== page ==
... Not with a bang, but with budget cuts.
I've lived in New York City for a long time.
And -- though I've seen it through some pretty dark days -- when it comes to the subway, I'm a True Believer.
Even through the days of graffiti-riddled, screeching cars of the 70s, the stalls, break-downs and surprise reroutings of the 80s, and let's not forget the days of waiting forever on a freezing outdoor platform, with no signs or announcements, only to learn -- by asking the guy in the token booth -- that no train was coming ... through all of that I always felt New York had -- or could have -- the best subway system in the world.
For a century it has tied the diverse neighborhoods of the city together. And, let's face it, when it's working properly, the subway really is the fastest way to get around.
And over this past decade, the MTA has really stepped up.
Schedules have been available, and many trains have actually managed to stick to them. When service is diverted, there have been signs, announcements -- paper and electronic -- even shuttle buses that actually appear within five minutes!
Yes, for a brief shining moment, we have really had The Greatest Subway System in the World.
And now we have budget cuts.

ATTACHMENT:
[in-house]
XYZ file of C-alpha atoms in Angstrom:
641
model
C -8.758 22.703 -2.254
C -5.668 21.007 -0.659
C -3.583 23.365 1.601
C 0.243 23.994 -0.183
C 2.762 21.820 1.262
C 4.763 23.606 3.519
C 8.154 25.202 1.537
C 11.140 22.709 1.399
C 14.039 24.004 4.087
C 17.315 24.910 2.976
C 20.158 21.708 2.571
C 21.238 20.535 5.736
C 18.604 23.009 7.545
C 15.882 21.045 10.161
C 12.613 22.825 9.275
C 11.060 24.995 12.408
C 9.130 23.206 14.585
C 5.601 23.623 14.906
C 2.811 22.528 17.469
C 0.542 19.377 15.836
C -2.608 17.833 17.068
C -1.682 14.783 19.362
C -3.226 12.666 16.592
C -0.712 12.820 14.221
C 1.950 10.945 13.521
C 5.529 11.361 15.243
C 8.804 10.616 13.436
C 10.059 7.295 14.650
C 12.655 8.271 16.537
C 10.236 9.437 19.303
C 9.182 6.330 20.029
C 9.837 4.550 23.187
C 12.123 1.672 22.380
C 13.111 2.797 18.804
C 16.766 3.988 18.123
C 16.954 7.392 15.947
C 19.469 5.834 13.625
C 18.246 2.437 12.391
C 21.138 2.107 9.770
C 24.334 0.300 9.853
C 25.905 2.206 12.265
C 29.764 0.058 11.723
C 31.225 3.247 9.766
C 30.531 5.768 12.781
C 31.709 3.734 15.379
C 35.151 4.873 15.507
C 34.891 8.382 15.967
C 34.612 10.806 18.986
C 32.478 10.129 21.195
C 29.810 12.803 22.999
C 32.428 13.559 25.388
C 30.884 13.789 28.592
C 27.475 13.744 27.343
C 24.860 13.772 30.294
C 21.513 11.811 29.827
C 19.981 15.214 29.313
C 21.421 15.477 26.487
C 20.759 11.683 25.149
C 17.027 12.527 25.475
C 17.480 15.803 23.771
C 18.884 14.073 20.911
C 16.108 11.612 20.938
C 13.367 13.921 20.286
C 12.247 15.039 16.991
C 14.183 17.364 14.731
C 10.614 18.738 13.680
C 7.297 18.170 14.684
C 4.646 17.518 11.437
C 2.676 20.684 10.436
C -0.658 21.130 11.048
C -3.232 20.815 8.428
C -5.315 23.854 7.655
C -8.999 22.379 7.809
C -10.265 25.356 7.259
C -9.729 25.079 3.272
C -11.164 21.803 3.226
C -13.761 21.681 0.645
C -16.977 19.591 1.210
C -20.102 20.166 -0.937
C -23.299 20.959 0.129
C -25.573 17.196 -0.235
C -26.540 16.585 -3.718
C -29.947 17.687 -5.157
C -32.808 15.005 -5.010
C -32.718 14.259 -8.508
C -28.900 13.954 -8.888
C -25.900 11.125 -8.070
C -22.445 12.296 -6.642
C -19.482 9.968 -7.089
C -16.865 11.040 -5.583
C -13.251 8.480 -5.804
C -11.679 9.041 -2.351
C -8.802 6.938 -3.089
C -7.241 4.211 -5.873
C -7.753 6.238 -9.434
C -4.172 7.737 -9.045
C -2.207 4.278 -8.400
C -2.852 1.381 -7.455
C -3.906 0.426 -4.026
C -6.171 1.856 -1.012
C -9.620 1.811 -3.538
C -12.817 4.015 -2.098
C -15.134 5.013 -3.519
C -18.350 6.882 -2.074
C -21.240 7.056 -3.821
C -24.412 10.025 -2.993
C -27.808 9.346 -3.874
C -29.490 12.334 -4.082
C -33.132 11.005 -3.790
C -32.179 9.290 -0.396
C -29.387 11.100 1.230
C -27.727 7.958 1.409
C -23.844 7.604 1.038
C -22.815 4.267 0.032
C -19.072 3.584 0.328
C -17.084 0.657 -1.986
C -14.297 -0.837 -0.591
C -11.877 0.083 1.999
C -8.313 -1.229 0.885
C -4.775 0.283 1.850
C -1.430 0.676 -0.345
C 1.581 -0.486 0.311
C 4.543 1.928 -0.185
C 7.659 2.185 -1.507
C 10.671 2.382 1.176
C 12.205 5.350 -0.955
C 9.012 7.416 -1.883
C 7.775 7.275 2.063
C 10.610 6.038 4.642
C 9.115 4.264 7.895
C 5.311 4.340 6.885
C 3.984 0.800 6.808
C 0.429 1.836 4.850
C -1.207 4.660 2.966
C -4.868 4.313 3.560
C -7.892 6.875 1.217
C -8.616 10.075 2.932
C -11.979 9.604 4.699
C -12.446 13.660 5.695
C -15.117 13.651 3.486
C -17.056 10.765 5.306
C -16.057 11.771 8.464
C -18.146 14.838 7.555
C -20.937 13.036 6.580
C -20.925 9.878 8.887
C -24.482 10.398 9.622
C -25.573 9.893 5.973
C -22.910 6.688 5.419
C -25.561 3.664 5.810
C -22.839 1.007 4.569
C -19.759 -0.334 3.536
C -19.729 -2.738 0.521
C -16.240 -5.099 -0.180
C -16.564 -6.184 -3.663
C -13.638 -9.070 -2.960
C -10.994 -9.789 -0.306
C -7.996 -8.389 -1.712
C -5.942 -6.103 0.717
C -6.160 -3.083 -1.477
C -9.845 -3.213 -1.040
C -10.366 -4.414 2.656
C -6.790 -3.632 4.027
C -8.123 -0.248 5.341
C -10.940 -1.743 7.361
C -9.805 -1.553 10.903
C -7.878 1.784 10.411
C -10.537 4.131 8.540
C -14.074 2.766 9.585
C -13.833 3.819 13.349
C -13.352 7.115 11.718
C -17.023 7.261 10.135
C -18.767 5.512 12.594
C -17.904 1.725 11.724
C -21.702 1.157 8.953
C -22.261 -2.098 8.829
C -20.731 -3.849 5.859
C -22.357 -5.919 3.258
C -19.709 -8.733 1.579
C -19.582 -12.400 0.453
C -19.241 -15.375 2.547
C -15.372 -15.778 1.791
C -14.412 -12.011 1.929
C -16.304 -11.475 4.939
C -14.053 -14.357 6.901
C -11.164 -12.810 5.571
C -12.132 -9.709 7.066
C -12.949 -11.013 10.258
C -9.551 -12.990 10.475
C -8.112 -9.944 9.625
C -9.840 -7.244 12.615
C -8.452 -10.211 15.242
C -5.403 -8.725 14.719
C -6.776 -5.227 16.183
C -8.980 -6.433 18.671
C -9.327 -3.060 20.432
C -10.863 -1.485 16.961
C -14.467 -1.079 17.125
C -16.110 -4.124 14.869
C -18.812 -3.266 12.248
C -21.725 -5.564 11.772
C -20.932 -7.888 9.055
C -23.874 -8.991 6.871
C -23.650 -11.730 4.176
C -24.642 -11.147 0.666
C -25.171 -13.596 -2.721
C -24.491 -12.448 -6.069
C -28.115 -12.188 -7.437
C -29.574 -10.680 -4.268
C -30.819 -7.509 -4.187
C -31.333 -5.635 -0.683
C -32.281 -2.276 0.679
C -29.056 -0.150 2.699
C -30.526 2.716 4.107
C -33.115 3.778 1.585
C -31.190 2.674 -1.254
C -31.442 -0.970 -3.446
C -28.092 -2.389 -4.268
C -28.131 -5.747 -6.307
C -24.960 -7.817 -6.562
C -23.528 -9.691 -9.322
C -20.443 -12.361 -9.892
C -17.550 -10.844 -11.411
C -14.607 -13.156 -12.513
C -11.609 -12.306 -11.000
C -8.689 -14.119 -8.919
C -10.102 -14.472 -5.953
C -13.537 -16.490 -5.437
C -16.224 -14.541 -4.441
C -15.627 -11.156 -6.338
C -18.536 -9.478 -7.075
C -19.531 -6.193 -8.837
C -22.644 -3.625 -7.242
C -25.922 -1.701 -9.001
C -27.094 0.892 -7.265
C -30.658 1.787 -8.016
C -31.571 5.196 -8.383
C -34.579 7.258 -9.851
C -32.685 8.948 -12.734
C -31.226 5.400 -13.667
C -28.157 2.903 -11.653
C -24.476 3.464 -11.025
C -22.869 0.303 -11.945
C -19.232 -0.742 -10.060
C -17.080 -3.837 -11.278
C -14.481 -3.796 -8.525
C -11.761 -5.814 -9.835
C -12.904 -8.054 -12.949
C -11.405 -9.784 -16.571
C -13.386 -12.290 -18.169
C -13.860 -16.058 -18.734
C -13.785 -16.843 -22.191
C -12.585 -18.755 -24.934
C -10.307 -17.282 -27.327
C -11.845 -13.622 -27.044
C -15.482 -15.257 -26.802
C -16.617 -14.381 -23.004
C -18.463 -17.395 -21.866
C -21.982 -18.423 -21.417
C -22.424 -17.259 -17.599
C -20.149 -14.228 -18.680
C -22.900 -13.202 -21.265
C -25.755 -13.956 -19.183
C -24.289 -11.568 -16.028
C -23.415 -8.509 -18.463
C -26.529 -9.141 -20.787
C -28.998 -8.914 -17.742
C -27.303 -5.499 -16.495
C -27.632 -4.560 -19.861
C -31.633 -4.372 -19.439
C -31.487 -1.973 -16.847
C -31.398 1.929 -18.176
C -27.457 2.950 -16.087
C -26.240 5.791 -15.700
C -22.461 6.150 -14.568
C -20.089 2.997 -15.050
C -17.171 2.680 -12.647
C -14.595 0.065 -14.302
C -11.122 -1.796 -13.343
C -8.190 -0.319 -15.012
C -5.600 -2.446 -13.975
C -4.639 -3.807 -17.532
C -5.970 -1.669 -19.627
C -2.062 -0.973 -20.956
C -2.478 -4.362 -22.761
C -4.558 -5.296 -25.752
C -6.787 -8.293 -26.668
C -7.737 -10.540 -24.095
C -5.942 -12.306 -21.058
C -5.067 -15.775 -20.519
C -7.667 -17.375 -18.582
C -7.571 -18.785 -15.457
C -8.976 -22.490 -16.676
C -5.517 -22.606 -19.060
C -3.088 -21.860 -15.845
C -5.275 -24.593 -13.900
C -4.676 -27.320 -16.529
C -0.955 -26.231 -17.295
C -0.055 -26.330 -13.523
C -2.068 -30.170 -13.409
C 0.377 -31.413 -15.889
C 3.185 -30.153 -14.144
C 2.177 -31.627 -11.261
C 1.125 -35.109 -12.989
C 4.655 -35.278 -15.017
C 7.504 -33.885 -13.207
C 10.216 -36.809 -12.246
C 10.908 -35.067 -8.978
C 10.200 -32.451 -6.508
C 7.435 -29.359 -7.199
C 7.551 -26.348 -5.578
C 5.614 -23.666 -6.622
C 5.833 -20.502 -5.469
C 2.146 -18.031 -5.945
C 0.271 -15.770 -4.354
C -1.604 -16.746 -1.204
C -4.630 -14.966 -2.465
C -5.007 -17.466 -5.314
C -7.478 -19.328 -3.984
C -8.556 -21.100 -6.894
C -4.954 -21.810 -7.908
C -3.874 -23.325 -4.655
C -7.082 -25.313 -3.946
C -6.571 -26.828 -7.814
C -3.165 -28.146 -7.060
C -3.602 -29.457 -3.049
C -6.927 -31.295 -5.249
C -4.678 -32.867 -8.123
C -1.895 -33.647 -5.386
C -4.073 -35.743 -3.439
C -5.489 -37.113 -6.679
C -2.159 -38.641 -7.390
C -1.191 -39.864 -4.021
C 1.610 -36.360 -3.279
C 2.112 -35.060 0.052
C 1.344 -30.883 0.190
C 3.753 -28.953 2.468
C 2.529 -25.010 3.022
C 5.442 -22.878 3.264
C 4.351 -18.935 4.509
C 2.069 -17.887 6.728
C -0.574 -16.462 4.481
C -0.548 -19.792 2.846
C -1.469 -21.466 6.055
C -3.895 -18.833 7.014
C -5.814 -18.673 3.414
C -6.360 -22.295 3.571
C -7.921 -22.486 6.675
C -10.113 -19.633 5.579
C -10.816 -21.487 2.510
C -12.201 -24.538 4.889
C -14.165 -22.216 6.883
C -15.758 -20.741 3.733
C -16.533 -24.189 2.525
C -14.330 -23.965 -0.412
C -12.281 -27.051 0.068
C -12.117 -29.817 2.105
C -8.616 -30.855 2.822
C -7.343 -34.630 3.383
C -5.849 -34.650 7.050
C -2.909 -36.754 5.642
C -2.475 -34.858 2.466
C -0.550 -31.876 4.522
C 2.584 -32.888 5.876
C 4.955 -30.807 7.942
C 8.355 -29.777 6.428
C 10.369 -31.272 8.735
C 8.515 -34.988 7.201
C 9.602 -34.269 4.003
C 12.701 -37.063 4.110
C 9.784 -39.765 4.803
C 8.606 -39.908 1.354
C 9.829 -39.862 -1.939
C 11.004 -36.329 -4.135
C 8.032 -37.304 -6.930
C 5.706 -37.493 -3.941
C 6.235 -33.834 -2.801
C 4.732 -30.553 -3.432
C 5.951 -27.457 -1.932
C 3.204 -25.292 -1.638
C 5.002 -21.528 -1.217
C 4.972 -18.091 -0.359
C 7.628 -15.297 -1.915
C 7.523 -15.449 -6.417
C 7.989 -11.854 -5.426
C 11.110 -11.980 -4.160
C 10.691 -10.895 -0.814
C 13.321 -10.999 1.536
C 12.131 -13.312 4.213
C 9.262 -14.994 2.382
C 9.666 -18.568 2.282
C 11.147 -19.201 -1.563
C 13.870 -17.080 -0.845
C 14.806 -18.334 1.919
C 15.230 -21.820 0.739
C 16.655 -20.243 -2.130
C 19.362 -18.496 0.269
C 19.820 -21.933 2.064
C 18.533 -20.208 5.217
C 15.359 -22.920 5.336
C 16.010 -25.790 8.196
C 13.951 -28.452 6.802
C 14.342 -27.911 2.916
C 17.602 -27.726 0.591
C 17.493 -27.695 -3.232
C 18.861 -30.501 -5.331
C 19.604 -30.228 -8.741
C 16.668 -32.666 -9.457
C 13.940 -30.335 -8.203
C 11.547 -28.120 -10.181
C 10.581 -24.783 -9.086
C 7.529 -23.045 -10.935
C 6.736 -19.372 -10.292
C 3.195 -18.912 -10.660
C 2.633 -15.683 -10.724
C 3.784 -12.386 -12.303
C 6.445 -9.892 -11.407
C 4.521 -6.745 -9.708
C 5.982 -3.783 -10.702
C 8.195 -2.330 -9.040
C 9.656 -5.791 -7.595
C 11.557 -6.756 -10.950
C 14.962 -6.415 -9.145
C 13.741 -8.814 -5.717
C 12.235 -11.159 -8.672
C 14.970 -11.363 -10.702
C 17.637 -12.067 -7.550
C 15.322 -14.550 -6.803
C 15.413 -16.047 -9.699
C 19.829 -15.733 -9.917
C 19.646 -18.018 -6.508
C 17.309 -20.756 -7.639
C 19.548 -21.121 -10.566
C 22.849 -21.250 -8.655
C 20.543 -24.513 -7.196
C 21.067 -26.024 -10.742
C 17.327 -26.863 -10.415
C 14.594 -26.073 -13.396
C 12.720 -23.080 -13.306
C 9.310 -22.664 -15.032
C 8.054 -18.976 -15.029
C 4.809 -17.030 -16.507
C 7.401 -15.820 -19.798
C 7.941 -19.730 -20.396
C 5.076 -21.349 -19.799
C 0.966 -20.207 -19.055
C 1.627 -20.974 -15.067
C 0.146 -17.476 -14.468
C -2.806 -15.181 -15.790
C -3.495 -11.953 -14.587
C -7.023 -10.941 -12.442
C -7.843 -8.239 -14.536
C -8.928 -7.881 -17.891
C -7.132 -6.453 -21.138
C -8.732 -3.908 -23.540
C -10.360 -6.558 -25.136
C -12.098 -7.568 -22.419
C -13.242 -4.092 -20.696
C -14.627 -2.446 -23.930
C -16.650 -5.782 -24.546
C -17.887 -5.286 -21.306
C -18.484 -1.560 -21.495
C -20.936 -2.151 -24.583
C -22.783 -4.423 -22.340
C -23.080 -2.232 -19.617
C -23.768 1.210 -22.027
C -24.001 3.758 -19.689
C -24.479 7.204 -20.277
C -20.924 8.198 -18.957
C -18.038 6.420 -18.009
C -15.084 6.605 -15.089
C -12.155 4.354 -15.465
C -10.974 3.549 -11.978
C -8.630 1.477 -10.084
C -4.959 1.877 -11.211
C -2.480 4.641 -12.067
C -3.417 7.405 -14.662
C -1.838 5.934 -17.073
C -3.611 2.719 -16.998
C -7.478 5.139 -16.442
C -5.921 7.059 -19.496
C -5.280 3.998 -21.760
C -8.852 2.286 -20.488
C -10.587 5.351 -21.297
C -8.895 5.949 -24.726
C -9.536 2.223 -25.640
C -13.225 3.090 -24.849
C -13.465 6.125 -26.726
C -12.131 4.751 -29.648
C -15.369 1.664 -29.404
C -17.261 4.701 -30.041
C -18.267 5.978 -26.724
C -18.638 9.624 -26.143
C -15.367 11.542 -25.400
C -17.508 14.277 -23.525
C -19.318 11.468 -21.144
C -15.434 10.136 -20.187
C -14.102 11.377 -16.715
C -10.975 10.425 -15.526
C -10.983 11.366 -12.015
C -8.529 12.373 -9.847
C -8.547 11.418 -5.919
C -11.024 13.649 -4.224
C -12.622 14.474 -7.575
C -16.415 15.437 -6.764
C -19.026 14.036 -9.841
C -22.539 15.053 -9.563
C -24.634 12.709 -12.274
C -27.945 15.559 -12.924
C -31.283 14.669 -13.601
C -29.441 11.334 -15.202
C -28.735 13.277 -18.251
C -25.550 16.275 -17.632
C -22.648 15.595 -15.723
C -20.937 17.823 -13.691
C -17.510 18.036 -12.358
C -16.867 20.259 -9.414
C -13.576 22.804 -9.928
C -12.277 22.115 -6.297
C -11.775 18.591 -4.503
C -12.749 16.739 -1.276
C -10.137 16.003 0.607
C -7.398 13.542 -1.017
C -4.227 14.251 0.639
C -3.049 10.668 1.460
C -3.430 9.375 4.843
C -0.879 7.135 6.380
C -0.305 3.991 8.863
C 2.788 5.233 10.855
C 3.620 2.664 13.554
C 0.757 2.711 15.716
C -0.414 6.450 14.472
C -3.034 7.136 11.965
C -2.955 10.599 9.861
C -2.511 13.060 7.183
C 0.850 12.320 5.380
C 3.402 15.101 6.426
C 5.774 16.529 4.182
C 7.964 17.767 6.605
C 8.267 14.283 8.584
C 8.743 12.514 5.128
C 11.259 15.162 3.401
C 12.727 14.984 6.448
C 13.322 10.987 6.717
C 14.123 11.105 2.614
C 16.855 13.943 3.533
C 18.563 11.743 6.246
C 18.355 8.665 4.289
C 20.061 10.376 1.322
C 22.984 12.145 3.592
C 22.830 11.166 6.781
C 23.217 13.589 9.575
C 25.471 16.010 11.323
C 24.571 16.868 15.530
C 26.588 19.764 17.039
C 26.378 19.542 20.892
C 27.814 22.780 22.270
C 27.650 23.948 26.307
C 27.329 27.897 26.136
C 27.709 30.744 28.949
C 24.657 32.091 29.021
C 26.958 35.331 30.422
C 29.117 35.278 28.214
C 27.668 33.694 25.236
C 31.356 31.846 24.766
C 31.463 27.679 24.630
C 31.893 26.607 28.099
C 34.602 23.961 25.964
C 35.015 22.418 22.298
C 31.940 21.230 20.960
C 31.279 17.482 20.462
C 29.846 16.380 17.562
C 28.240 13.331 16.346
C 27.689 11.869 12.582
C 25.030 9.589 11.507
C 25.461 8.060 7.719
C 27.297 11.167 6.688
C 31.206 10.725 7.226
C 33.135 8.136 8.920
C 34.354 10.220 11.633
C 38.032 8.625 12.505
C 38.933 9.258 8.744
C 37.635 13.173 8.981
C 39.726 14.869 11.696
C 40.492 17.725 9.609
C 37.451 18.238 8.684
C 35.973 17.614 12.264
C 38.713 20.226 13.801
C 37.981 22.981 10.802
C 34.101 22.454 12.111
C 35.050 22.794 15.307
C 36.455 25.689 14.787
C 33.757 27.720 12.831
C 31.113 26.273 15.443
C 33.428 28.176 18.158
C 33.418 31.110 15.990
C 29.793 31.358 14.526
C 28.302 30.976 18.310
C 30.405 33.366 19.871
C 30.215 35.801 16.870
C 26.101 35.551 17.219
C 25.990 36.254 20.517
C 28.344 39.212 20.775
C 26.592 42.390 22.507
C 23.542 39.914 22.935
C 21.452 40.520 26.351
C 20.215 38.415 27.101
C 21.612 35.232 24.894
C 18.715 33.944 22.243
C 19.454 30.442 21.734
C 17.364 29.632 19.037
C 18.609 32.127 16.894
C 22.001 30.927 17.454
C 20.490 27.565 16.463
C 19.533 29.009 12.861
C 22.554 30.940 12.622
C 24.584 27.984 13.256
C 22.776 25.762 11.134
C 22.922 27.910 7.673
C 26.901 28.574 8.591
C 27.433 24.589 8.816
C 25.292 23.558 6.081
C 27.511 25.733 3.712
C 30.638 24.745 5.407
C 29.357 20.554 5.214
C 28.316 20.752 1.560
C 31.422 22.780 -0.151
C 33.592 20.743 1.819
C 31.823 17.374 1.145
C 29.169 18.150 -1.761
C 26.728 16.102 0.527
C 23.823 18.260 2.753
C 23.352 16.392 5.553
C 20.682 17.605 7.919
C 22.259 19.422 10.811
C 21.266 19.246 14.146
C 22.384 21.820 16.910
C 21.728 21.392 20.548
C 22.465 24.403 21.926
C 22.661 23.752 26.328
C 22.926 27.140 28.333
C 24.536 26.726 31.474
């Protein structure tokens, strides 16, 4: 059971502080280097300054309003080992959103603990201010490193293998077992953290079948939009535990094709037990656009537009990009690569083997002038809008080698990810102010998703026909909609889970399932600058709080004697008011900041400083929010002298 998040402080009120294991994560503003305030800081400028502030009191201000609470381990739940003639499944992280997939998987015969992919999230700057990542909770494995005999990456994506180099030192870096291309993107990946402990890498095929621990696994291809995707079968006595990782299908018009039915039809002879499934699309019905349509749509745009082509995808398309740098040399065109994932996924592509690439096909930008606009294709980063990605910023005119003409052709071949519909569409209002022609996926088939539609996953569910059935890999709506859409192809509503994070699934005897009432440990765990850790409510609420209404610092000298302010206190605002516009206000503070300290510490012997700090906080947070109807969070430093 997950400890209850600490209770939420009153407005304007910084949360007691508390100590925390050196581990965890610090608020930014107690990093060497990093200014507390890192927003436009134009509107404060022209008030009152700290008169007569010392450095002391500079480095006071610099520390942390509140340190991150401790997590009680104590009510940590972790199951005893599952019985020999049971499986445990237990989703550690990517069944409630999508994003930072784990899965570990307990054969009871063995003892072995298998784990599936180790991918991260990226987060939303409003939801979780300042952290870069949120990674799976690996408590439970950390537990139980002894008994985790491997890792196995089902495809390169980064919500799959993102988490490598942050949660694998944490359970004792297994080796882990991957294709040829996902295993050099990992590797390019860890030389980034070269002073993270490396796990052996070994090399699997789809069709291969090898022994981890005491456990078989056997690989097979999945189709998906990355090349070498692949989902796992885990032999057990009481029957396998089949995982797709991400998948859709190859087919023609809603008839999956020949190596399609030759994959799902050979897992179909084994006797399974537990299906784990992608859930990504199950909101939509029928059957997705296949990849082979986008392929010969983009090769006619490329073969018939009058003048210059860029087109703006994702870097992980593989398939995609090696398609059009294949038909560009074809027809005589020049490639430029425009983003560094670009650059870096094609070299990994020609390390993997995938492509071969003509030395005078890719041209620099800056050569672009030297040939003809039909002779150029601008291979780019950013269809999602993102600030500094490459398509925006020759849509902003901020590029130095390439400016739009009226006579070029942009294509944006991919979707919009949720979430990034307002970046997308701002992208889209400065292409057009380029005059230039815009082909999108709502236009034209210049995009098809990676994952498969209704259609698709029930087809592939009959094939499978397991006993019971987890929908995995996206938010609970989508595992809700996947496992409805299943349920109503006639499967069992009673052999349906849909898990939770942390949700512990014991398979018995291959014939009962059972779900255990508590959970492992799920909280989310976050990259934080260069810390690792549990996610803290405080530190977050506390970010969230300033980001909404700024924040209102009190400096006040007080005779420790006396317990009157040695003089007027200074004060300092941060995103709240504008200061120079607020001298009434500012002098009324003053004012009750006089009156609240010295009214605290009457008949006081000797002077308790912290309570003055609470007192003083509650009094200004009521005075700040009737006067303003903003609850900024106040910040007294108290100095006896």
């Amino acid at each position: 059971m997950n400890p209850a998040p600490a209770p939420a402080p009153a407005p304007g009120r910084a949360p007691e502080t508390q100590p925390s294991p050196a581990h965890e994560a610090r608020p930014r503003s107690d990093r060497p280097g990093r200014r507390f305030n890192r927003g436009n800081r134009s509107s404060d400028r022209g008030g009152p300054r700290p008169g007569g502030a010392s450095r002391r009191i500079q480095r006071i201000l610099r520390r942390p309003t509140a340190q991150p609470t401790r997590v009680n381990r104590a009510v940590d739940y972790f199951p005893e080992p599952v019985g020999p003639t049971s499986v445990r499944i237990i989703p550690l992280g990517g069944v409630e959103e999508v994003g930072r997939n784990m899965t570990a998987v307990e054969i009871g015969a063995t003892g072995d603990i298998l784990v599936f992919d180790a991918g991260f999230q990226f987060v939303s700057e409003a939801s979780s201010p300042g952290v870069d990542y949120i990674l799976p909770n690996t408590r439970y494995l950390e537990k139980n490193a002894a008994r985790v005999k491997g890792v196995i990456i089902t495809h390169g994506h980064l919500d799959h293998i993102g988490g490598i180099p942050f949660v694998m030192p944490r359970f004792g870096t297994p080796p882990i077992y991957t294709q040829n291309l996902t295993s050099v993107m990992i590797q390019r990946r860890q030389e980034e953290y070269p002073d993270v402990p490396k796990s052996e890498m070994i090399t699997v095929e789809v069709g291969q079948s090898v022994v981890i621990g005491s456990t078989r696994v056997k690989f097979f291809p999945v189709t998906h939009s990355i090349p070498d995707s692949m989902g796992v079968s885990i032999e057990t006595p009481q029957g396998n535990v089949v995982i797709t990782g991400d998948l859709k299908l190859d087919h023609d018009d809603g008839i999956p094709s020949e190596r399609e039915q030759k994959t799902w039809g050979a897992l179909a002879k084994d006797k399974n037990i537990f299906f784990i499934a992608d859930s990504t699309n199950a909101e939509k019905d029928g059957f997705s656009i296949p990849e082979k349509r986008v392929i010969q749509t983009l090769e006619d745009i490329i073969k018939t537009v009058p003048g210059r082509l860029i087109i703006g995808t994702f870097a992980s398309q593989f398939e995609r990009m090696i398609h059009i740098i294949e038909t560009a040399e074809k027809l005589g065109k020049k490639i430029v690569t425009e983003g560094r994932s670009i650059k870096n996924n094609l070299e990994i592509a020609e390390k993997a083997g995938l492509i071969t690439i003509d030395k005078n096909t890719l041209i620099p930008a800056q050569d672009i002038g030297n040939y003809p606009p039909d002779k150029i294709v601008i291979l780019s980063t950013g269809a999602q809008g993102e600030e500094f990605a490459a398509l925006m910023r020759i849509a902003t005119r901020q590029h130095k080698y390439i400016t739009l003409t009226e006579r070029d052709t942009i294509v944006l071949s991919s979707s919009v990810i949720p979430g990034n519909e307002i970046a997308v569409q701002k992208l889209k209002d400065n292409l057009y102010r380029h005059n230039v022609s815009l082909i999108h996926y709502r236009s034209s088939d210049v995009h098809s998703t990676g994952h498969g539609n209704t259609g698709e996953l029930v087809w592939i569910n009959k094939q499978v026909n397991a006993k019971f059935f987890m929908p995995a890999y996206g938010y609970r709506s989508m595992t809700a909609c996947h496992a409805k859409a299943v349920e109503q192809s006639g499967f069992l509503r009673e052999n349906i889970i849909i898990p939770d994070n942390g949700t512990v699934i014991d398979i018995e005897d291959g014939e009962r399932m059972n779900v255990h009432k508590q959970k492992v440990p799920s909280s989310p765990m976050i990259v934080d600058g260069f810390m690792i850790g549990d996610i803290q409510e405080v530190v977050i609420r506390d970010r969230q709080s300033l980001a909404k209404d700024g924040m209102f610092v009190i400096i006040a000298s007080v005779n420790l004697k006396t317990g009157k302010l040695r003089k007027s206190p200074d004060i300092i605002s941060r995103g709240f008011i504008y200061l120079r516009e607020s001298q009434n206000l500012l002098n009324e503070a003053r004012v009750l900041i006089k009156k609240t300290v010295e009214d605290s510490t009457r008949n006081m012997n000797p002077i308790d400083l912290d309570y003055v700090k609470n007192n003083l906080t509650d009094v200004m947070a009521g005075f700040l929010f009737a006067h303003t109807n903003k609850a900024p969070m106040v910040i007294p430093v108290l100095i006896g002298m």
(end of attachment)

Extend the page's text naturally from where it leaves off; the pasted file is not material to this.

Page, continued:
What does that mean? Fewer people running the trains, managing stations, hanging signs. And those that remain? Barely competent -- if we're lucky. And surly on top of it, because the system is screwing them too.
Some signs of the MTApocalypse?
A downtown V pulls into 42nd Street in the middle of the day, pauses for the requisite 30 seconds -- and then pulls out again! Doors don't open; no one gets on or off the train.
I and a bunch of other passengers run to the conductor at the next stop. He tells us to screw ourselves.
Trains are rerouted for trackwork, but there are no signs, no announcements on the platform. If we're lucky there will be one sign posted -- but on a wall on the other side of the turnstiles -- like people stop to look at the walls when they're running for a train.
A Manhattan-bound Q at DeKalb pulls in on the local track. There are no signs on the platform, of course. I run to the motorman and ask if all trains are rerouted. "Yes," he says -- just as the conductor, who never once poked his head out of the window to check the platform, closes the doors.
The motorman laughs at me and pulls out of the station.
An uptown C pauses at each station for nearly a minute after the doors have closed, while the signal is green.
I peer into the engineer's booth -- she is reading a paperback! So I bang on her door. "Green means go!" I bark.
"Shut up!" she yells back.
A lovely New York moment to amuse the tourists.
Well, there was one bright spot in all of this.
A few weeks ago on my way to work, an expensive bracelet fell into the tracks at Times Square.
An orange vest near the Shuttle platform told me to "let the booth know." I dashed to the booth and gave the attendant a description of the item and location and ran back to the platform -- hoping against hope that someone would arrive quickly.
Minutes later, I saw two track workers walking near where the bracelet fell. I ran up to them and asked if they had been sent to help.
They had no idea what I was talking about (of course). But they were extremely kind and got the bracelet for me anyway.
And what about the person(s) dispatched to help me?
They are probably just getting there now.....